Treatment notes indicate that Ross met with Julie Miller ("Miller"), LMSWR, on October 5, 2010. (Tr. 276). Miller indicated that she had contacted Strong Behavioral Health for a mental health referral, but Ross had failed to complete the intake evaluation. ( Id. ). Ross informed Miller that he continued to live with his mother, but was hoping to move out. ( Id. ).

On November 2, 2010, Ross saw Miller again and informed her that he was applying for SSI/DIB because he needed money as he had not yet found employment. (Tr. 275). Miller contacted Biritwum and requested that she complete paperwork for Ross. ( Id. ). Ross also reported that the Monroe County Department of Health and Human Services had required him to attend a mental health appointment at Genesee Mental Health Center and that he had obtained a list of mental health providers. ( Id. ). Ross reported that he planned to contact one of the providers the following week. ( Id. ).

That same day Ross met with Biritwum and Luque. (Tr. 415-18). Ross reported that he continued to experience depression, but that he was no longer suicidal and refused a mental health referral. ( Id. ). Ross indicated that "Social Security Services" had insisted that he see a mental health physician, but he had not yet done so. ( Id. ). Ross reported that he was currently taking GED classes twice a week. ( Id. ). Biritwum and Luque assessed that Ross's appetite continued to be poor, that he appeared to have a depressed mood with intermittent anxiety, but that he was sleeping better. ( Id. ). They encouraged Ross to see a mental health physician. ( Id. ).

On December 8, 2010, Ross attended another appointment with Biritwum and Luque. (Tr. 403-06). During the appointment, Ross reported being depressed but not suicidal and that he had an appointment with a mental health provider scheduled for the following day. ( Id. ). Biritwum and Luque assessed no mood disturbance, but noted that Ross continued to suffer from poor sleep. ( Id. ).

Ross returned for an appointment with Biritwum and Luque on March 23, 2011. (Tr. 383-86). During the appointment, Ross reported that he had been working as a CNA in a nursing home for the past month. ( Id. ). Biritwum and Luque assessed no mood disturbance and noted that Ross's appetite was good and he was sleeping well. ( Id. ). On June 8, 2011, Ross returned for a follow-up appointment reporting that he continued to work as a CNA and had successfully obtained his GED. (Tr. 380-82).

On June 8, 2011, Ross attended another appointment with Biritwum and Luque. (Tr. 501-03). The treatment notes indicate that Ross continued to work as a CNA in a nursing home at night. ( Id. ). Ross reported feeling and sleeping well and that he had a good appetite. ( Id. ). Ross exhibited no depression, PTSD, anxiety or suicidal ideation. ( Id. ).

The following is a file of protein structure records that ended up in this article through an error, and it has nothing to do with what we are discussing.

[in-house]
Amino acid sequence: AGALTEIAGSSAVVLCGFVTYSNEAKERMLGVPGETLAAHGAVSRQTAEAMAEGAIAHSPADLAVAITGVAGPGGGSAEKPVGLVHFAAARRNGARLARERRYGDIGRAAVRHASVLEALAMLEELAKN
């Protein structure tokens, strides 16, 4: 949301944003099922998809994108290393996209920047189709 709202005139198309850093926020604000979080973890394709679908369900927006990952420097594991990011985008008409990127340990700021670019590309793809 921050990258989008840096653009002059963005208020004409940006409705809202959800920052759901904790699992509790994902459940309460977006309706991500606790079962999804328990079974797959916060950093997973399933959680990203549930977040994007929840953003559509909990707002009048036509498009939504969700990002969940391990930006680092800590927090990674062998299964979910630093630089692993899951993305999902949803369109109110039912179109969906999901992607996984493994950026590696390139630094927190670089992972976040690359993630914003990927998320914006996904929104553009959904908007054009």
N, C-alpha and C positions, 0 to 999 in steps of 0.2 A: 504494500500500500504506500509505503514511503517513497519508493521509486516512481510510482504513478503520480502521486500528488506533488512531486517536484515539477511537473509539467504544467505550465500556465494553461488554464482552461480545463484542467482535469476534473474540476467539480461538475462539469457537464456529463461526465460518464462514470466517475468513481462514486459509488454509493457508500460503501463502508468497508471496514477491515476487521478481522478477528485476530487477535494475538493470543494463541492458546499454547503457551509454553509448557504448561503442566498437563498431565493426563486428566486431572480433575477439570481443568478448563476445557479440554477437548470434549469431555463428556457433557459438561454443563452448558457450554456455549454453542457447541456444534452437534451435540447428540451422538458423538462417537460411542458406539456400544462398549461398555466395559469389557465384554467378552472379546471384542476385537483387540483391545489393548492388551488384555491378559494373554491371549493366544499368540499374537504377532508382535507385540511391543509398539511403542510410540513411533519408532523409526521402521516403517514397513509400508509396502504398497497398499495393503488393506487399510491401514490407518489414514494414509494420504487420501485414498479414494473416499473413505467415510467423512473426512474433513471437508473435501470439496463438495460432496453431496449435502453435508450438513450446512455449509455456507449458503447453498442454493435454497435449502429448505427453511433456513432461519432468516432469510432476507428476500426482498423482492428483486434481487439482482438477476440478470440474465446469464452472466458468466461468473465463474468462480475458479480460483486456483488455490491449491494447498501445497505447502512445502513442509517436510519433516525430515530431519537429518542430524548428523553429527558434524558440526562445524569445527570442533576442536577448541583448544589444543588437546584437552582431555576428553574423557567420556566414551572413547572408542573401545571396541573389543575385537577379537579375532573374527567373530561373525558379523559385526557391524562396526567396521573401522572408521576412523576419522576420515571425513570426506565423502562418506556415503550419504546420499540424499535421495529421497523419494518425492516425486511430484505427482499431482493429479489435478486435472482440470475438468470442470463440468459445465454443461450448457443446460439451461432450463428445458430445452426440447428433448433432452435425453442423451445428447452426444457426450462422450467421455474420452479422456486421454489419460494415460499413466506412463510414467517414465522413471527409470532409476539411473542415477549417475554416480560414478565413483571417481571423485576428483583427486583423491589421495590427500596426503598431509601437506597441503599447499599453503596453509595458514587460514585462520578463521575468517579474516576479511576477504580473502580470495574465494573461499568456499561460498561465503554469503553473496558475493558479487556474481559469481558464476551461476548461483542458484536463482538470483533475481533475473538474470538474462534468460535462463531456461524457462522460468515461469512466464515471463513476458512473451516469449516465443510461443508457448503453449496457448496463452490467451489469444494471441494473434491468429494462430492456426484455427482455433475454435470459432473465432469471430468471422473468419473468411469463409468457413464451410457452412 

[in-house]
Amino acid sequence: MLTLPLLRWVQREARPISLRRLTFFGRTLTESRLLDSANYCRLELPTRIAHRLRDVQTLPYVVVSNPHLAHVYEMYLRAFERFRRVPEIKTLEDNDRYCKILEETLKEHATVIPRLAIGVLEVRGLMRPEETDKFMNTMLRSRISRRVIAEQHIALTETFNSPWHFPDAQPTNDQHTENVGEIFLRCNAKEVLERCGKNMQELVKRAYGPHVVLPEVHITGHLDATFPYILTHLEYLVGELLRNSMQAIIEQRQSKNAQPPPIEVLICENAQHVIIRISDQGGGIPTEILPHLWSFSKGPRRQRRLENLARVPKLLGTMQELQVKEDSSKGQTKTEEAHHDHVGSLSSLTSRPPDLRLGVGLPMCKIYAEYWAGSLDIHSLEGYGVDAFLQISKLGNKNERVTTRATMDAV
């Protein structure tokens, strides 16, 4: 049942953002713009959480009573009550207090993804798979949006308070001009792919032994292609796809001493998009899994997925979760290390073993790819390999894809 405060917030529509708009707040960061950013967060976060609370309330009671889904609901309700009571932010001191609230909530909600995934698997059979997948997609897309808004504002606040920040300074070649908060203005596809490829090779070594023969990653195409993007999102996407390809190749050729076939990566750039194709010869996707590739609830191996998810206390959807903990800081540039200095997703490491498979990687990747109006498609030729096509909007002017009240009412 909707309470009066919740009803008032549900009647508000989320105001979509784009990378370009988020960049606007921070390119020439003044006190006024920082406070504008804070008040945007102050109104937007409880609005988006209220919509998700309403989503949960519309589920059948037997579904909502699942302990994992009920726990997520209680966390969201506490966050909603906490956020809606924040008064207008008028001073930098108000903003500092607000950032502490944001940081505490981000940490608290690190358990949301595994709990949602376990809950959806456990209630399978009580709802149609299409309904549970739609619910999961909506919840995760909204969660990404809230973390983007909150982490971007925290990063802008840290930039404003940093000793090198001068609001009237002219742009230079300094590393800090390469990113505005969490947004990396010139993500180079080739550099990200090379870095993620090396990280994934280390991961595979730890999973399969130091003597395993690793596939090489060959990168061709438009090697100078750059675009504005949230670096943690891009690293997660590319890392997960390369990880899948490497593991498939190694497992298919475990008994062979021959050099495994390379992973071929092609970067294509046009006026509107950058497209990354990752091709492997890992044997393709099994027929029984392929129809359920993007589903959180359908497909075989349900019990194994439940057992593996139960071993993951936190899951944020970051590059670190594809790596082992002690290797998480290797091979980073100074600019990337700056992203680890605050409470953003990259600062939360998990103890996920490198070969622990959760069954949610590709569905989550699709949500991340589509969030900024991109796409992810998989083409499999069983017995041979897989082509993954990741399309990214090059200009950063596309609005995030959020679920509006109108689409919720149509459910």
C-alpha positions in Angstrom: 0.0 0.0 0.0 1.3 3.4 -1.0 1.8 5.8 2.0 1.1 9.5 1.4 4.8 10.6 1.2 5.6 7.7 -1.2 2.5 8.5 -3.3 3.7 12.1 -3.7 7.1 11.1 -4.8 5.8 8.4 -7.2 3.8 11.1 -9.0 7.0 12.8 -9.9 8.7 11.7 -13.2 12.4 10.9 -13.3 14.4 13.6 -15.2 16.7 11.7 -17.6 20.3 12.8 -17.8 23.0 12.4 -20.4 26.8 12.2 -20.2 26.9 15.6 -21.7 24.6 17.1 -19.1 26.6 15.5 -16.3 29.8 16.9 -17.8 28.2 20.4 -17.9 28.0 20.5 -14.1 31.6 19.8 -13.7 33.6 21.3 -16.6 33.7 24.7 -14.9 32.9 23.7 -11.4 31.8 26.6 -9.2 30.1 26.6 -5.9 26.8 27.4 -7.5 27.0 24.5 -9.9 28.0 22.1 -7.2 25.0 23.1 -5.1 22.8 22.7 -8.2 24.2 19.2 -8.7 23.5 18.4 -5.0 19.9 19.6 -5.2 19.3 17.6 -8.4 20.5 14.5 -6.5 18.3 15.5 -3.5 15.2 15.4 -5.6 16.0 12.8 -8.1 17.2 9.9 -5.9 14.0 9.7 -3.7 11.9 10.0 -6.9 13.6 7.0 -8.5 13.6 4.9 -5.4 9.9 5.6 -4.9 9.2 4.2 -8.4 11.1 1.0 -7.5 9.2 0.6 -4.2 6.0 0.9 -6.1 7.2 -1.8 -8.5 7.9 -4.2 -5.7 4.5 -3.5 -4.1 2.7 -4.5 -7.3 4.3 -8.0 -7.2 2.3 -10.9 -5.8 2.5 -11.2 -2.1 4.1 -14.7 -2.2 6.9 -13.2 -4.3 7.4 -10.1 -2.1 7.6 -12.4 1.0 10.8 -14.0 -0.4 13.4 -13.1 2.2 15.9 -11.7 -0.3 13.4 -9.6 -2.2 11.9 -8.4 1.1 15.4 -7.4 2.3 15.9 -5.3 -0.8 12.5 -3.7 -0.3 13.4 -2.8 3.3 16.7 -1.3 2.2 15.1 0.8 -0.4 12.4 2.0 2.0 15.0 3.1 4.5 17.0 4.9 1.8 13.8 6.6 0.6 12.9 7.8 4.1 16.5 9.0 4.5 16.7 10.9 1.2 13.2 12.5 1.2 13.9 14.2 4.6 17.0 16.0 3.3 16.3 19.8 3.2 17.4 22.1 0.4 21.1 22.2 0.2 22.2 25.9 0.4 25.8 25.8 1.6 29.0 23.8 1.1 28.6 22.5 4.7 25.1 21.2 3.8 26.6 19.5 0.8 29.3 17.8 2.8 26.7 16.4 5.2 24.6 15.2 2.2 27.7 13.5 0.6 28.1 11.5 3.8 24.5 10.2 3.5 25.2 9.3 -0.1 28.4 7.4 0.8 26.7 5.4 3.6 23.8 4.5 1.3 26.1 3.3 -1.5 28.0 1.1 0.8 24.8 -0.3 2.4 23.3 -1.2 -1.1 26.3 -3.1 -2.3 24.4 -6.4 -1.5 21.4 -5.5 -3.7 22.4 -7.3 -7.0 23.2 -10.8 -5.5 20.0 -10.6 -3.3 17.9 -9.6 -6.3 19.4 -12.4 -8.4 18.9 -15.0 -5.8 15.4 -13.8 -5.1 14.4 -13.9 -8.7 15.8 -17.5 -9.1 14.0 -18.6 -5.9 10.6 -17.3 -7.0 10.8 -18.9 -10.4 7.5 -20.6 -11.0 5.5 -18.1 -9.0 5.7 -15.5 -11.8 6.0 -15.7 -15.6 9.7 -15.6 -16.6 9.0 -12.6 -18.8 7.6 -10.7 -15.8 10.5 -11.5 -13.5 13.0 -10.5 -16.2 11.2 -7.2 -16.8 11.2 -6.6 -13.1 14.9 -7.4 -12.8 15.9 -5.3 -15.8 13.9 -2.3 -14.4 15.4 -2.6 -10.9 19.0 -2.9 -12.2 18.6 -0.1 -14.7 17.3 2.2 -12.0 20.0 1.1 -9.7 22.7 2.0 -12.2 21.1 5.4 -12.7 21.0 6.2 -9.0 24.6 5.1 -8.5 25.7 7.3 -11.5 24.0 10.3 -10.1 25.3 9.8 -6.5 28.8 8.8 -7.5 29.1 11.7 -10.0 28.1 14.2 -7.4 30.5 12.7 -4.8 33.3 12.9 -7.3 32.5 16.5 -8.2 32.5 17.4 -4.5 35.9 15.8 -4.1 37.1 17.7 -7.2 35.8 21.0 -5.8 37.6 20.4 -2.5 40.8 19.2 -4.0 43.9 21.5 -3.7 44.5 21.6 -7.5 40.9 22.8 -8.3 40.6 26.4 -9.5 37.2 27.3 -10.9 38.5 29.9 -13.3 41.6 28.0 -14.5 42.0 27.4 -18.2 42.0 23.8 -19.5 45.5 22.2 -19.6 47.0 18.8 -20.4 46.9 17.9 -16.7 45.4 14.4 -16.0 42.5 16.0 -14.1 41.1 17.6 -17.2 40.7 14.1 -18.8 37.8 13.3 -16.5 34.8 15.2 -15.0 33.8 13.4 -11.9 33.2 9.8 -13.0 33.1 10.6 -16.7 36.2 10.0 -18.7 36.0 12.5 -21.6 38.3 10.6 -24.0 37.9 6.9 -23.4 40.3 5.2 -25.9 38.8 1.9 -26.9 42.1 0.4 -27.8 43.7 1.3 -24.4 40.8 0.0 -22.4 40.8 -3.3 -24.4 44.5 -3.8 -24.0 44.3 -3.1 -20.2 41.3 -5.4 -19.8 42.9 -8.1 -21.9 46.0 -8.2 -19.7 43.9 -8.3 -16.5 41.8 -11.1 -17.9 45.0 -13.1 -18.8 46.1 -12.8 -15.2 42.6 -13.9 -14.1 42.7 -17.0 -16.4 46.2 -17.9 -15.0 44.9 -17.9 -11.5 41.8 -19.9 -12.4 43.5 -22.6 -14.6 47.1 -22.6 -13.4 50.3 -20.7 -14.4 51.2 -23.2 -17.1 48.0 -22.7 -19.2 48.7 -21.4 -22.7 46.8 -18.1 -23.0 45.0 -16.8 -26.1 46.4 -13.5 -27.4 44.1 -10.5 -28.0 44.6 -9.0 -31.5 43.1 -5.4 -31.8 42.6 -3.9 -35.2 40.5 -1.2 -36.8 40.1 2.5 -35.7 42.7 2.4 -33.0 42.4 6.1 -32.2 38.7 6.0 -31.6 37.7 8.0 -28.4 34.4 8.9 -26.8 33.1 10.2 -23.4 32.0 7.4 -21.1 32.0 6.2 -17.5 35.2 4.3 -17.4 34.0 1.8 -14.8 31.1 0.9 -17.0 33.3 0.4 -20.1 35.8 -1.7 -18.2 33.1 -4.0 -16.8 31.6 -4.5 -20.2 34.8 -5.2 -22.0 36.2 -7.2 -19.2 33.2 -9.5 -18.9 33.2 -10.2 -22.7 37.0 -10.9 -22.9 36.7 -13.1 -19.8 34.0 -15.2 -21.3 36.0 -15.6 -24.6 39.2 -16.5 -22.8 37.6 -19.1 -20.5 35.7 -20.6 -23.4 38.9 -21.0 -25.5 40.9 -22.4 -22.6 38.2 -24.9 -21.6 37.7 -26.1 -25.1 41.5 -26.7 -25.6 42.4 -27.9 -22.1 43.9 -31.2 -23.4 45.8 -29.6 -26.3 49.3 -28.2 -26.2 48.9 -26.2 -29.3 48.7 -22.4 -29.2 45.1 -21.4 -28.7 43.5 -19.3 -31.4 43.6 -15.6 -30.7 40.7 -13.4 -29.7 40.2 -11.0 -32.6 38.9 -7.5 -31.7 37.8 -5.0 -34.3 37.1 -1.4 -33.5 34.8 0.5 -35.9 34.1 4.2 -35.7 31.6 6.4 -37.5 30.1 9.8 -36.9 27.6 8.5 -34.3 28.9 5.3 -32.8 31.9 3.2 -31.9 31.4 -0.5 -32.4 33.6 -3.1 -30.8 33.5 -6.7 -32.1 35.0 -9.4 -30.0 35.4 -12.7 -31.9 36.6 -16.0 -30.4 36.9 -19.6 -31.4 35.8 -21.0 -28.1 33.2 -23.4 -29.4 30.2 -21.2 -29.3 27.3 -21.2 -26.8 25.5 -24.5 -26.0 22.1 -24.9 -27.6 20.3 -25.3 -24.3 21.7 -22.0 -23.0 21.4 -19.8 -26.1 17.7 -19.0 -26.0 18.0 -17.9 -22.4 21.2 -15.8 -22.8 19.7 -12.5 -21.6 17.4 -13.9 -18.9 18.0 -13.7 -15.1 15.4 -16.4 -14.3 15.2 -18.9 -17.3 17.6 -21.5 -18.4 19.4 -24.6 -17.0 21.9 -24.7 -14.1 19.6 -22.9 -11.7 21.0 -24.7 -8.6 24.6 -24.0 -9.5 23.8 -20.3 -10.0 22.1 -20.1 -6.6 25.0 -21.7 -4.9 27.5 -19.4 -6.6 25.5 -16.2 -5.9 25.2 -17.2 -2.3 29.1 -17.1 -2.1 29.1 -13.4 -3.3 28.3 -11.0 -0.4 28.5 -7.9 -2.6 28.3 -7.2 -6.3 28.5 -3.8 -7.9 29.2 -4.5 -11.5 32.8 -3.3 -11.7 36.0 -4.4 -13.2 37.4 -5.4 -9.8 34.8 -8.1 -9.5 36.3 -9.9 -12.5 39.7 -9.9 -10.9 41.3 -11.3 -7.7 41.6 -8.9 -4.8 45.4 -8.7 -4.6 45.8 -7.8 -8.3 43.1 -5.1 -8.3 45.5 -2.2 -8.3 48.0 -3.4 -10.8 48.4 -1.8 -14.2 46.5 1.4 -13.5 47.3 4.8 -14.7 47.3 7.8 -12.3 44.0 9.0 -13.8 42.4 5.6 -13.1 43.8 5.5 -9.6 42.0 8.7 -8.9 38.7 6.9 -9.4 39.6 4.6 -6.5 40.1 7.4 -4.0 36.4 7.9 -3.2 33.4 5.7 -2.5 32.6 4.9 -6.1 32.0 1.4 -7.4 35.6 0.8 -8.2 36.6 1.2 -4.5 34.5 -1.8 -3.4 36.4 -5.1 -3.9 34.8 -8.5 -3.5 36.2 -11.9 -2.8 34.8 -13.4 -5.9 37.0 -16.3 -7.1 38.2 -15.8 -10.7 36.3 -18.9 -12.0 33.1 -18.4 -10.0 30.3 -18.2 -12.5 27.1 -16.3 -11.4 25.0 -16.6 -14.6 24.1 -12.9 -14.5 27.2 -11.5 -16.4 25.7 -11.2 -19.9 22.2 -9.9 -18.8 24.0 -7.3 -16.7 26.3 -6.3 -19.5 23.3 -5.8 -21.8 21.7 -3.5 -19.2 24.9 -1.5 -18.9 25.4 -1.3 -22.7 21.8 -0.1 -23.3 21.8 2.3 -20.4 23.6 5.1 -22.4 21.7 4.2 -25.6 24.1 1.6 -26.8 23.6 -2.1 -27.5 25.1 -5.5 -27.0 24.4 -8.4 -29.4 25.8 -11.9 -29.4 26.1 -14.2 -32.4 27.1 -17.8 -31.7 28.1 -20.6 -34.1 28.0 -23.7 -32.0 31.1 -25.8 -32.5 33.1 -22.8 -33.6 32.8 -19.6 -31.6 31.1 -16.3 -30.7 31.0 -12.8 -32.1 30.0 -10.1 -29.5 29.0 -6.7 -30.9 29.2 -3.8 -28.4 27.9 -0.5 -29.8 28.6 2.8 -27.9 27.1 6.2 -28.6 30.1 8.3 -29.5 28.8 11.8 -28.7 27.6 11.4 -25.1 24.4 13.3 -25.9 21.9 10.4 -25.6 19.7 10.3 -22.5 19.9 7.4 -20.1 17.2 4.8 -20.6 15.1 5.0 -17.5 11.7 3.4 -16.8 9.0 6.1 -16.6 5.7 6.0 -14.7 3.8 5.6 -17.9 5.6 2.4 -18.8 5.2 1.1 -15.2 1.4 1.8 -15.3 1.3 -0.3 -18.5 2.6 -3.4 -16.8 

2. Jefferson Family Medicine

Treatment notes indicate that between August 2010 and September 2011, Ross received treatment from Mark A. Brown ("Brown"), MD, at Jefferson Family Medicine. (Tr. 453-79). On August 23, 2010, Ross attended an appointment with Brown and advised Brown that he had recently been diagnosed with HIV. (Tr. 454-55). Ross reported that he initially experienced depression, anxiety and suicidal thoughts after his diagnosis, but that he no longer experienced those feelings. ( Id. ). Ross also reported that he experienced trouble sleeping since learning of his diagnosis. ( Id. ). Brown referred Ross to the Strong Infectious Disease Department for treatment and prescribed Ambien to address his trouble with sleeping. ( Id. ).

On September 23, 2010, Ross attended a follow-up appointment with Brown. (Tr. 456-57). Ross reported that he had been prescribed Buspar by Biritwum and Luque to assist with sleeping. ( Id. ). Ross reported that he was experiencing some depression since his diagnosis and thought about dying, but did not have any active suicidal ideation. ( Id. ). Brown prescribed Trazodone, in addition to the Buspirone to assist Ross's depression. ( Id. ).

Ross attended another appointment with Brown on December 1, 2010. (Tr. 458-60). During the appointment, Ross requested that Brown perform an examination in connection with Ross's SSI/DIB application. ( Id. ). The treatment notes indicate that Brown performed an examination and completed a form for Ross's SSI/DIB application. ( Id. ).